Are afferent nerve and sensory nerve about the same thing?

And efferent nerve and motor nerve?

If so, should they be merged? And in what direction? (a/e)fferent or sensory/motor?)

Do these nerves even exist? I found this comment that says there's really no such thing.

What do you think? VENIVIDIVICIPEDIAtalk 14:13, 9 March 2017 (UTC)

Afferent and sensory are indeed the same thing. I would use sensory nerve as the merge target, because I think it is the more likely topic for readers to search for.
But with efferents, it's another story. Efferent nerves include both motor nerves and the efferent nerves of the autonomic nervous system, two entirely different categories. (Sort of like voluntary versus involuntary, although that's not a precise distinction.) That talk comment you linked to was saying that within a single efferent nerve, there can be axons of both motor and autonomic neurons (thus, supposedly, "pure" nerve types might not exist). I'd want to double-check sources as to whether that is actually true, as I'm unsure and a little skeptical. But the nerves of both efferent types most definitely do exist. --Tryptofish (talk) 00:23, 10 March 2017 (UTC)
Thanks for clarifying that! =] VENIVIDIVICIPEDIAtalk 10:07, 10 March 2017 (UTC)

Wikipedia doesn't cover projection neurons in any neuron articles[edit]

  • Neuron lists only sensory neurons, motor neurons, and interneurons as classifications of neurons in the lead. It doesn't include the phrase "projection neuron" anywhere in the article.
  • Interneuron states that there are only three classes of neurons: sensory, motor, and interneurons.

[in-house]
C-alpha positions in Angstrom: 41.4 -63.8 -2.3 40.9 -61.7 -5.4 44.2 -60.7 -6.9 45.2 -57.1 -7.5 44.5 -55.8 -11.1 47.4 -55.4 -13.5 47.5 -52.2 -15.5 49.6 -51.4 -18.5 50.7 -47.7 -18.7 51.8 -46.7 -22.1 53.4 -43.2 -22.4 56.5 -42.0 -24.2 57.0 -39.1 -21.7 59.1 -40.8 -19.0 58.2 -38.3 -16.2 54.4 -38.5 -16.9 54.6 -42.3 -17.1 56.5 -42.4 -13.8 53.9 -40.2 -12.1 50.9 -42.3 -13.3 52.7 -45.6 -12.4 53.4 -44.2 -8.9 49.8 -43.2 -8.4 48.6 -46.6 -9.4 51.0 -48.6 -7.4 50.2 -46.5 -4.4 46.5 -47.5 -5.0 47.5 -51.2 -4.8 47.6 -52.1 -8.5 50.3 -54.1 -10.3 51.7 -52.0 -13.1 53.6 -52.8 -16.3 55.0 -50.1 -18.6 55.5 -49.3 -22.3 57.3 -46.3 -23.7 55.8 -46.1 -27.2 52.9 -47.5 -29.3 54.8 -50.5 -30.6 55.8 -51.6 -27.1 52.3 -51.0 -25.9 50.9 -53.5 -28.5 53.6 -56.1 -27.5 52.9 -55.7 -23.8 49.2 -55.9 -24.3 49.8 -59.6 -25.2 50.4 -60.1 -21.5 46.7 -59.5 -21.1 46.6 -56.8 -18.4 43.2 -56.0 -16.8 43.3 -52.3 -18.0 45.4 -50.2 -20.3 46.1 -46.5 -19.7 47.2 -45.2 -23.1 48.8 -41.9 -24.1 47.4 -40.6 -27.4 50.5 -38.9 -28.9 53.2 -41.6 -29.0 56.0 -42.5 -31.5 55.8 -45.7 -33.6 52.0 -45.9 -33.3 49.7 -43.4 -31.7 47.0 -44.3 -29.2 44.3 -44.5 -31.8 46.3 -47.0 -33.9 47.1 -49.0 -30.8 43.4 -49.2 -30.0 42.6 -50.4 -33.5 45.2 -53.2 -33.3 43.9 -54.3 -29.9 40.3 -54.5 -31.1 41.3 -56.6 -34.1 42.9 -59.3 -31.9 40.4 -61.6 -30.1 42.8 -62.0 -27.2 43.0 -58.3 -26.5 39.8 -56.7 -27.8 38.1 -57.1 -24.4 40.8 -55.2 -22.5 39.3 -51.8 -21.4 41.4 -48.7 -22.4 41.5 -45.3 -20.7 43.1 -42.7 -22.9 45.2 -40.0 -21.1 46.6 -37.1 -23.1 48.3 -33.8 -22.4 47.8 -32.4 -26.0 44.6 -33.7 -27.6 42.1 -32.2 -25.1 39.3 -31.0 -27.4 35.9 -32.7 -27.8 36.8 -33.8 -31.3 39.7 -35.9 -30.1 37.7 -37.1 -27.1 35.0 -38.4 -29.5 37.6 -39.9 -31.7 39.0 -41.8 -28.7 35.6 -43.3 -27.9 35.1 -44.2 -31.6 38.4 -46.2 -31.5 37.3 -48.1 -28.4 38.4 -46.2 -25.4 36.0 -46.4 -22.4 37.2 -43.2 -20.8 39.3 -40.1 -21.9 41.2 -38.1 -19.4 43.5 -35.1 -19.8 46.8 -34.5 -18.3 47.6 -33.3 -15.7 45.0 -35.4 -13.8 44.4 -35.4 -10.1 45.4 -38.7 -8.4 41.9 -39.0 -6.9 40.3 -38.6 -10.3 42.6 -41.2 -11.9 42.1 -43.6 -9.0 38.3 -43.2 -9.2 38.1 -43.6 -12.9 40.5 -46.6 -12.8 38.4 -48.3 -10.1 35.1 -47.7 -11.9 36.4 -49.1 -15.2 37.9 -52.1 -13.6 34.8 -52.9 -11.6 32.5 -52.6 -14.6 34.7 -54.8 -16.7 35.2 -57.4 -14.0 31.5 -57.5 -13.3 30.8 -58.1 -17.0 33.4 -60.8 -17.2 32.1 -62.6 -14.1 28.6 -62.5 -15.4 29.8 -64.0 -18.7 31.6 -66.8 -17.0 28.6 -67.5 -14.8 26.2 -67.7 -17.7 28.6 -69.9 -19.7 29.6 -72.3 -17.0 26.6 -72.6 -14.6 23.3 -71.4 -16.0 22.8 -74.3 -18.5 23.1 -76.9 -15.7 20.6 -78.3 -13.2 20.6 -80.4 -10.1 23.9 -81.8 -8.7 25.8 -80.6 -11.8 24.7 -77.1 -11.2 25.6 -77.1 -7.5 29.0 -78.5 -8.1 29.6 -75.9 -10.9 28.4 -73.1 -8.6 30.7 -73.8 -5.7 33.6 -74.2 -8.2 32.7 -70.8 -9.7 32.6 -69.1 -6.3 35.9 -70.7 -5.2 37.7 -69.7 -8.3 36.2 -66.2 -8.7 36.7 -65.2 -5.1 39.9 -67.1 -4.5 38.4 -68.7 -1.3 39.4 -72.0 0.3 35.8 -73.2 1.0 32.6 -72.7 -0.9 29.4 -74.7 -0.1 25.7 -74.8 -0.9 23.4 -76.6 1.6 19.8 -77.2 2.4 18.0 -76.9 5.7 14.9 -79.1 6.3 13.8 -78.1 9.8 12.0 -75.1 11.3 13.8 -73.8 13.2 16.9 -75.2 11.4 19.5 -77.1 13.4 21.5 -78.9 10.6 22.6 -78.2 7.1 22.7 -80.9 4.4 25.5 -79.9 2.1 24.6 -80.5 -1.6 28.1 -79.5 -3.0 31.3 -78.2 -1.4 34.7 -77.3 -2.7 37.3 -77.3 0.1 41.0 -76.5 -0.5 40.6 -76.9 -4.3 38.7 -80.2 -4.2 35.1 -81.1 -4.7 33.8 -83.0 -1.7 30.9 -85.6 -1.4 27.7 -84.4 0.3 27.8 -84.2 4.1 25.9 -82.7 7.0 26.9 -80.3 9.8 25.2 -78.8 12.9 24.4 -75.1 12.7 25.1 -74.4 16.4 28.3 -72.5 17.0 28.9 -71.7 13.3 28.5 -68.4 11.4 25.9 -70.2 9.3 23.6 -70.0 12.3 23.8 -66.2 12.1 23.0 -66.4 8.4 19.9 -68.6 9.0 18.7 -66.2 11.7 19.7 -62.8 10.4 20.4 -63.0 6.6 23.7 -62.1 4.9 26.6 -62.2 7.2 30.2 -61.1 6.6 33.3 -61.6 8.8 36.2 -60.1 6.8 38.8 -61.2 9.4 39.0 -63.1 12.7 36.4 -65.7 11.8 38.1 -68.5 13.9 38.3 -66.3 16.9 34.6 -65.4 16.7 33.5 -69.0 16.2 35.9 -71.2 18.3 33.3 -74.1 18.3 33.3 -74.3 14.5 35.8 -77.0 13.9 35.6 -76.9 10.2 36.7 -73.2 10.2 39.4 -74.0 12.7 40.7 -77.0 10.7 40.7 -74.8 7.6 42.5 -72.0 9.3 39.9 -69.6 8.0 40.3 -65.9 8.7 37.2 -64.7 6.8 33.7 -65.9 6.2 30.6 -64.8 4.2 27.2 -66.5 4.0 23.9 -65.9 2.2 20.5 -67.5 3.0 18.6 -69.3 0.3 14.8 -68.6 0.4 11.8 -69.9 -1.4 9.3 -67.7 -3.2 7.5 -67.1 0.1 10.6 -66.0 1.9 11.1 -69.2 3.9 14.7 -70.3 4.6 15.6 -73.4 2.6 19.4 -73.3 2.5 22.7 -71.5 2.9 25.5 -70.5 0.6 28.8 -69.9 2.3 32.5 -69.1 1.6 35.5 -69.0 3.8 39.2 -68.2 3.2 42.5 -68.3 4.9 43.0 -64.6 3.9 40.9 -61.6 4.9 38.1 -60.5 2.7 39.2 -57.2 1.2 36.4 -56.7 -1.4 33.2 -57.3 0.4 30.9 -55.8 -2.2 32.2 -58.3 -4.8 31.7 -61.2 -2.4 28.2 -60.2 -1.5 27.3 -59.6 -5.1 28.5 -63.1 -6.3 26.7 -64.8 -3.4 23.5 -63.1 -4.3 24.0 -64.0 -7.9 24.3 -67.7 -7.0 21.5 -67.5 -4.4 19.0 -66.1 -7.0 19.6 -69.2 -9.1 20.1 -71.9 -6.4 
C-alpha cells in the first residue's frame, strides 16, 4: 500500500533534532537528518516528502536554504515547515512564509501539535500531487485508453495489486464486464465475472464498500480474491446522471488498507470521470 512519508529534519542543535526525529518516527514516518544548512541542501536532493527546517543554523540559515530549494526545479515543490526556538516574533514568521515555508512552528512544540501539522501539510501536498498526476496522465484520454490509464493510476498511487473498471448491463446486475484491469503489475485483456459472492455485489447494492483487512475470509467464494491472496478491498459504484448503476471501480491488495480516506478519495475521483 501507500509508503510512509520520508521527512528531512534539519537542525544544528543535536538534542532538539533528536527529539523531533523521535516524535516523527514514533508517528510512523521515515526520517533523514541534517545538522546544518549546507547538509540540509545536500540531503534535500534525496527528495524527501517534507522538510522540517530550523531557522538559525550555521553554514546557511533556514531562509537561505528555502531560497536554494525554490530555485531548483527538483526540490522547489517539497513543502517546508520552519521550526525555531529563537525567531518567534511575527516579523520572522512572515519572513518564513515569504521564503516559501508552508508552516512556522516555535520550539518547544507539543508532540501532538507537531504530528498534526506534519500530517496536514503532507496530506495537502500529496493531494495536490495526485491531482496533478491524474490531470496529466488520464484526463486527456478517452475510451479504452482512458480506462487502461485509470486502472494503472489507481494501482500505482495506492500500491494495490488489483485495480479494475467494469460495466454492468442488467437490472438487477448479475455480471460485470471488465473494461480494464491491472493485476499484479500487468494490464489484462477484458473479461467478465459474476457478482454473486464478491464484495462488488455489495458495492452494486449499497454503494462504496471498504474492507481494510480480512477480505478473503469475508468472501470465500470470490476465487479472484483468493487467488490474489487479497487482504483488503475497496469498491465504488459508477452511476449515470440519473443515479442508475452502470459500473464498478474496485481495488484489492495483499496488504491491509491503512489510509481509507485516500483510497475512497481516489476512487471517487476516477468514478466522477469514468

• Projection neuron incorrectly redirects to interneuron without covering what a "projection neuron" is in that article.

Among others, this ref states that there are four basic classifications of neurons: motor neurons, sensory neurons, projection neurons, and interneurons. I realize that some sources lump interneurons and projection neurons together (e.g., [1]), but this convention isn't uniformly applied in practice (e.g., [2]).

Based upon my understanding:

  1. Motor neurons project from the CNS → PNS or CNS → muscle, conveying motor commands from the CNS
  2. Sensory neurons project from the PNS → CNS, and transduce a signal from a sensory stimulus into a neural/neurochemical signal that conveys sensory information
  3. Interneurons project locally within the nervous system, conveying some form of information between neurons located in close proximity within the PNS or CNS
  4. Projection neurons project into a different region within the nervous system, conveying some form of information between neurons located in distinct nervous system regions or structures within the brain; they constitute a huge proportion of neurons within the CNS.

With that said, shouldn't projection neuron be an independent article that covers this topic and lists cell types like striatal medium spiny neurons? Seppi333 (Insert ) 20:43, 4 January 2017 (UTC)